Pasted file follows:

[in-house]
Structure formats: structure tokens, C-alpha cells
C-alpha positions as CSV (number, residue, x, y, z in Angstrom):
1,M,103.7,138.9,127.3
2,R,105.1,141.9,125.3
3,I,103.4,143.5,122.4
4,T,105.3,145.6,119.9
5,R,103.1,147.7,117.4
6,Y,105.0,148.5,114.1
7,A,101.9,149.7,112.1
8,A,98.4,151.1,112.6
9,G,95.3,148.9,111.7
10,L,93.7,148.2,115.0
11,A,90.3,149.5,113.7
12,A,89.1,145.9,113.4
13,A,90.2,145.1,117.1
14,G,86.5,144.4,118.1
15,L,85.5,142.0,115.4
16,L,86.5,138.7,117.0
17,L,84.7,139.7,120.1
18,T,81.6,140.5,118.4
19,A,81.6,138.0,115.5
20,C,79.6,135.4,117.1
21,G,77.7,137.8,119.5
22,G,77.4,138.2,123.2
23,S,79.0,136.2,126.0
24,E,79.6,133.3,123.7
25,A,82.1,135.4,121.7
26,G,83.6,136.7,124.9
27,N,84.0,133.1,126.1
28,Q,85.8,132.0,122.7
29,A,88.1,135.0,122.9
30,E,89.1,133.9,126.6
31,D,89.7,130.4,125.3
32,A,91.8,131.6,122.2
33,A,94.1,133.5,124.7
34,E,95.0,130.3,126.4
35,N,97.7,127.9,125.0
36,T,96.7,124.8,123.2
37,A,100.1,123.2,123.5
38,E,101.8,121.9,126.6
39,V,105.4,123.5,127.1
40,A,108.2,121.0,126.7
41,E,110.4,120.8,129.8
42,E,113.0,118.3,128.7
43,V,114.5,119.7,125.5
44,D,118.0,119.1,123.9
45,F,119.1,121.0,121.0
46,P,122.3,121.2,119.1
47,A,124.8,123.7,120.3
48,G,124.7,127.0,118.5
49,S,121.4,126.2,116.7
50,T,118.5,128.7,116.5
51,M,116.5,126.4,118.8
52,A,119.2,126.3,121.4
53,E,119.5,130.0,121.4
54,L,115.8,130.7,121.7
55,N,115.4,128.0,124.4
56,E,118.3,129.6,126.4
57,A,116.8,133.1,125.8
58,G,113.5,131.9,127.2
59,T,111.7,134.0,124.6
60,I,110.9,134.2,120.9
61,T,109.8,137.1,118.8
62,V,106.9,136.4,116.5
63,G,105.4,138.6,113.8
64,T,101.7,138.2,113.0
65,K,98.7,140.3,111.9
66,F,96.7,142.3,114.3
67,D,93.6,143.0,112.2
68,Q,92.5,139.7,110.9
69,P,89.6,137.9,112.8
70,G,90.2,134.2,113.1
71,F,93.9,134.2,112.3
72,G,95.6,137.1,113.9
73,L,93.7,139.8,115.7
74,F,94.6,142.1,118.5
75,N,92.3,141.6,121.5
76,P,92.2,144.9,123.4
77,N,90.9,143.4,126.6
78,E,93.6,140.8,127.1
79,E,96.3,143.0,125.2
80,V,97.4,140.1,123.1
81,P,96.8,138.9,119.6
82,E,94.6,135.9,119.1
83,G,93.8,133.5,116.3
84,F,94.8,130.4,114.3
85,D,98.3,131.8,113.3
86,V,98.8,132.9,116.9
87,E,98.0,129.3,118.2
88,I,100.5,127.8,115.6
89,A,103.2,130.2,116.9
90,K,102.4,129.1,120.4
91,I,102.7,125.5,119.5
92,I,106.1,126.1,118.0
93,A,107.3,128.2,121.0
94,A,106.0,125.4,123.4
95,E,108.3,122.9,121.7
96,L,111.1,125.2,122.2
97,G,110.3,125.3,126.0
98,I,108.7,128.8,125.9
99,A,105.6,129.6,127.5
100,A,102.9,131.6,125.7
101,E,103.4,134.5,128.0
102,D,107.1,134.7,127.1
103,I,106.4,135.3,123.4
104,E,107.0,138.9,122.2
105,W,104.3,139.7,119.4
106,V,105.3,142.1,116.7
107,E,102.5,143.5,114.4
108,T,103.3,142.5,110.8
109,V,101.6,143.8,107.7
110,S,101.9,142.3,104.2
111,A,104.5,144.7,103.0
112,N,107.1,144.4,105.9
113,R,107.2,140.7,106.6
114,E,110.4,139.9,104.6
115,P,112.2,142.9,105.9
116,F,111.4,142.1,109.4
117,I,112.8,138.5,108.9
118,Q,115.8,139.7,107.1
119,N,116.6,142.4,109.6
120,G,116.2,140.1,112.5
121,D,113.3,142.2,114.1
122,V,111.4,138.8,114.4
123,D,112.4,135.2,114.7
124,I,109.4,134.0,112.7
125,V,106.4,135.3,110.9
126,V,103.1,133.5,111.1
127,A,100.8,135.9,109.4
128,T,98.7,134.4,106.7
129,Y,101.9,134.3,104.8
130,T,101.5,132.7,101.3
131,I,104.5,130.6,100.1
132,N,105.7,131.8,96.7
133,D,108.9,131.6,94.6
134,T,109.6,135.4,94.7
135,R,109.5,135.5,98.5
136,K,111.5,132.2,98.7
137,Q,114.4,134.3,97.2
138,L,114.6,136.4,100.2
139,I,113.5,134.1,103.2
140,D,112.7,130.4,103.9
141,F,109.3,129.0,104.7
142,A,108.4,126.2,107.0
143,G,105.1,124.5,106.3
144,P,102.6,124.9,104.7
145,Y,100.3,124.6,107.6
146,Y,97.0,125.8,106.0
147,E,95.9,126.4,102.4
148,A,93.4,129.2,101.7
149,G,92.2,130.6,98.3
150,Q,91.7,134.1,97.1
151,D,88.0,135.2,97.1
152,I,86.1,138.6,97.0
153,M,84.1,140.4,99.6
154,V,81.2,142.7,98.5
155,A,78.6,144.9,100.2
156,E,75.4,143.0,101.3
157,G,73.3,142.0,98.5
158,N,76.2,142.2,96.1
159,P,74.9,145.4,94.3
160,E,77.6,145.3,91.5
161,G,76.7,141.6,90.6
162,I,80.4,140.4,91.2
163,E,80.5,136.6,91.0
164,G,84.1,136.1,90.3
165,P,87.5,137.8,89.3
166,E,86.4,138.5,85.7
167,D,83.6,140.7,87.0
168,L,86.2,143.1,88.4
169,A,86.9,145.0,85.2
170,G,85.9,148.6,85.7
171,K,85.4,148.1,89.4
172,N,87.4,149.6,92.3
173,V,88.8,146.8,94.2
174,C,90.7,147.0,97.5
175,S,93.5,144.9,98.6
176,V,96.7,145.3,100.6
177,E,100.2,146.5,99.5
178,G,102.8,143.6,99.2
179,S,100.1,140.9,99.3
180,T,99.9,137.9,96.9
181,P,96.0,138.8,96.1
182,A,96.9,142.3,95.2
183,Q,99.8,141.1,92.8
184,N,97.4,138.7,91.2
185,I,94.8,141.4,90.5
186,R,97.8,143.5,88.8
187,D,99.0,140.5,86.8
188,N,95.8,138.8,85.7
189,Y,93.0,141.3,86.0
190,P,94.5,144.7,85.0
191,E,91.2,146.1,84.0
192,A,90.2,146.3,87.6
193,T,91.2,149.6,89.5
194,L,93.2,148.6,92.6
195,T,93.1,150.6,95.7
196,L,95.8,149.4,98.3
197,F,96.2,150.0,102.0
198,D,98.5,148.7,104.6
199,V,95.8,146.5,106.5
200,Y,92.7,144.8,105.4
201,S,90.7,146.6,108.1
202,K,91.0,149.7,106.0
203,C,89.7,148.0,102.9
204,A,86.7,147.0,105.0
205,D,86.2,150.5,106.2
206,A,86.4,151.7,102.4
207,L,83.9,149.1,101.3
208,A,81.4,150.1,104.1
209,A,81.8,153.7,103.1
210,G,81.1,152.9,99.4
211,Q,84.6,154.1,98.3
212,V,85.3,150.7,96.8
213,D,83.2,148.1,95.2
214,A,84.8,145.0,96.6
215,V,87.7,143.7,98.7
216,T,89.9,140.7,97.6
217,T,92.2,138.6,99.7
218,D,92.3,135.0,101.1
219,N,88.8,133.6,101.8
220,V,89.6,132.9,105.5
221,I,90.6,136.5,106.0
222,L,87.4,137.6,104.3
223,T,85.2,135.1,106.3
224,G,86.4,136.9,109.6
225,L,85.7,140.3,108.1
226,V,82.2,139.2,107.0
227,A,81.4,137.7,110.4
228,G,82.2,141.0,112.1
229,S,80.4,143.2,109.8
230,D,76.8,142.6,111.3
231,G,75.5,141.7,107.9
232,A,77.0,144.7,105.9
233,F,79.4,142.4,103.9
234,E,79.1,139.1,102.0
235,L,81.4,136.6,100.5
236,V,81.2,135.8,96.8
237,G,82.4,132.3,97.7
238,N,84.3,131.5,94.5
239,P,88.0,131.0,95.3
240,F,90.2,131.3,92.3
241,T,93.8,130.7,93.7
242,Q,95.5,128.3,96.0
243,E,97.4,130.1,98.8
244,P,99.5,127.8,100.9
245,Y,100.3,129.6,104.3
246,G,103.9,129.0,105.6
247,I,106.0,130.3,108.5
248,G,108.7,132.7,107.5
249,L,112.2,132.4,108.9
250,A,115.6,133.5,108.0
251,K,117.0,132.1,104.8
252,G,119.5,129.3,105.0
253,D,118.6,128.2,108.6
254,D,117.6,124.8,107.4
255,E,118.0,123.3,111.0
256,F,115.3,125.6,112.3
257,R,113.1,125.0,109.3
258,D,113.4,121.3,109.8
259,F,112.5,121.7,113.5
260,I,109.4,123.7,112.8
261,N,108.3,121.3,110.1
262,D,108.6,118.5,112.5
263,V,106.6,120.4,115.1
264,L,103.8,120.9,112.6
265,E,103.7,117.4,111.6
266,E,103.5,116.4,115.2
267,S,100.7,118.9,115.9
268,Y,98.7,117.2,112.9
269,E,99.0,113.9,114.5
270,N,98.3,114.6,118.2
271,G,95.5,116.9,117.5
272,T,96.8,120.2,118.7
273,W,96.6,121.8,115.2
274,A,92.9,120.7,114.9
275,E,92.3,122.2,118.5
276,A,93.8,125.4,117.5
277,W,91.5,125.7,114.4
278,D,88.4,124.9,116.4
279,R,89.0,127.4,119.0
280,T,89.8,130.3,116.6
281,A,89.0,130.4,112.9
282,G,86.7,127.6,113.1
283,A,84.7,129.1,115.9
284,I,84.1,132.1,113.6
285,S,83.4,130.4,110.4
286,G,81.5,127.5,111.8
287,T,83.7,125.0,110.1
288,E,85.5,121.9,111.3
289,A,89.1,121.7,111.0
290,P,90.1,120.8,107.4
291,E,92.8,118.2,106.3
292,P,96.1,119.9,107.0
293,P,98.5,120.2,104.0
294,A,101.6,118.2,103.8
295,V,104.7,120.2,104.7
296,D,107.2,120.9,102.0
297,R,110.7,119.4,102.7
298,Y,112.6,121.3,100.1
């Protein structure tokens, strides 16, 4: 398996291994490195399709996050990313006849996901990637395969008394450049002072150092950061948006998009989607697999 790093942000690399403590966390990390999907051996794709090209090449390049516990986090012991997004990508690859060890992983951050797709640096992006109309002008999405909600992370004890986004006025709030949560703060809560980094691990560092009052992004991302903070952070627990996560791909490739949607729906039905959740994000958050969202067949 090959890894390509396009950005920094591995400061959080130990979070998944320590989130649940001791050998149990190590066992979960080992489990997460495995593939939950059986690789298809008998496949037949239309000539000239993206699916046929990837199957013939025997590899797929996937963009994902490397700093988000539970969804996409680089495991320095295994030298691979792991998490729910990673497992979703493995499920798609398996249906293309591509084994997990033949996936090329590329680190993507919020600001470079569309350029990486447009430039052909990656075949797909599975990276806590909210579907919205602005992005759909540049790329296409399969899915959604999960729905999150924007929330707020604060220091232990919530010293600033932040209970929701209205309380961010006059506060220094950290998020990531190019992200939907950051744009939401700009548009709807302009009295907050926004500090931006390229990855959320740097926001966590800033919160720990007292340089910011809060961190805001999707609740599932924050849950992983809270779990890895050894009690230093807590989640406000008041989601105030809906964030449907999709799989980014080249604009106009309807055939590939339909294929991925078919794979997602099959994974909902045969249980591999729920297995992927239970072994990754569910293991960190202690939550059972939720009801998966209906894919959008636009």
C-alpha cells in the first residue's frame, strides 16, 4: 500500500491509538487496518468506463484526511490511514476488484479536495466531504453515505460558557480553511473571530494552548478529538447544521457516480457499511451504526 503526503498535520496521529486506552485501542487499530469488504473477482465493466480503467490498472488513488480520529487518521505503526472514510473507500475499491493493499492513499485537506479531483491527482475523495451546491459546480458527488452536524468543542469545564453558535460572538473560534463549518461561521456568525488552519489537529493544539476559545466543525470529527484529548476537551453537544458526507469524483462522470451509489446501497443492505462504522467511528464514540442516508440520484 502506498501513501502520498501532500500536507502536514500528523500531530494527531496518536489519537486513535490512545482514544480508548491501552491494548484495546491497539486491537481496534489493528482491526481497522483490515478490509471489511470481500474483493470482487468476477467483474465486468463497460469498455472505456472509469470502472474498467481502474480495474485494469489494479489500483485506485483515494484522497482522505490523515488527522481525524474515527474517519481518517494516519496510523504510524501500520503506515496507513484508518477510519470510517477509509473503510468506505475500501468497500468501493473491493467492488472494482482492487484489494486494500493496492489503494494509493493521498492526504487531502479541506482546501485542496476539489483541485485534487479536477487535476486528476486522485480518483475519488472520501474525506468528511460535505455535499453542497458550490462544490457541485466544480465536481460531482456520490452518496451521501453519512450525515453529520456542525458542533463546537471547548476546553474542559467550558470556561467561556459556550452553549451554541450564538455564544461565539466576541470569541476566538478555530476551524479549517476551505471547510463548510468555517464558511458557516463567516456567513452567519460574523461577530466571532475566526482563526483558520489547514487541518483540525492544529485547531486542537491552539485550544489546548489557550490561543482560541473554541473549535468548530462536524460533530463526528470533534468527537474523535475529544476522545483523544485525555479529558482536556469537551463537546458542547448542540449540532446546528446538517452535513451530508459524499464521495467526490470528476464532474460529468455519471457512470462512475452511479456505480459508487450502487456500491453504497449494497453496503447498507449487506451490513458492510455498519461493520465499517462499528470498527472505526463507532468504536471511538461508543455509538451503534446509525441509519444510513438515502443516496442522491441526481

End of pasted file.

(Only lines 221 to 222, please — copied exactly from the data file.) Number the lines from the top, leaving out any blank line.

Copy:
218,D,92.3,135.0,101.1
219,N,88.8,133.6,101.8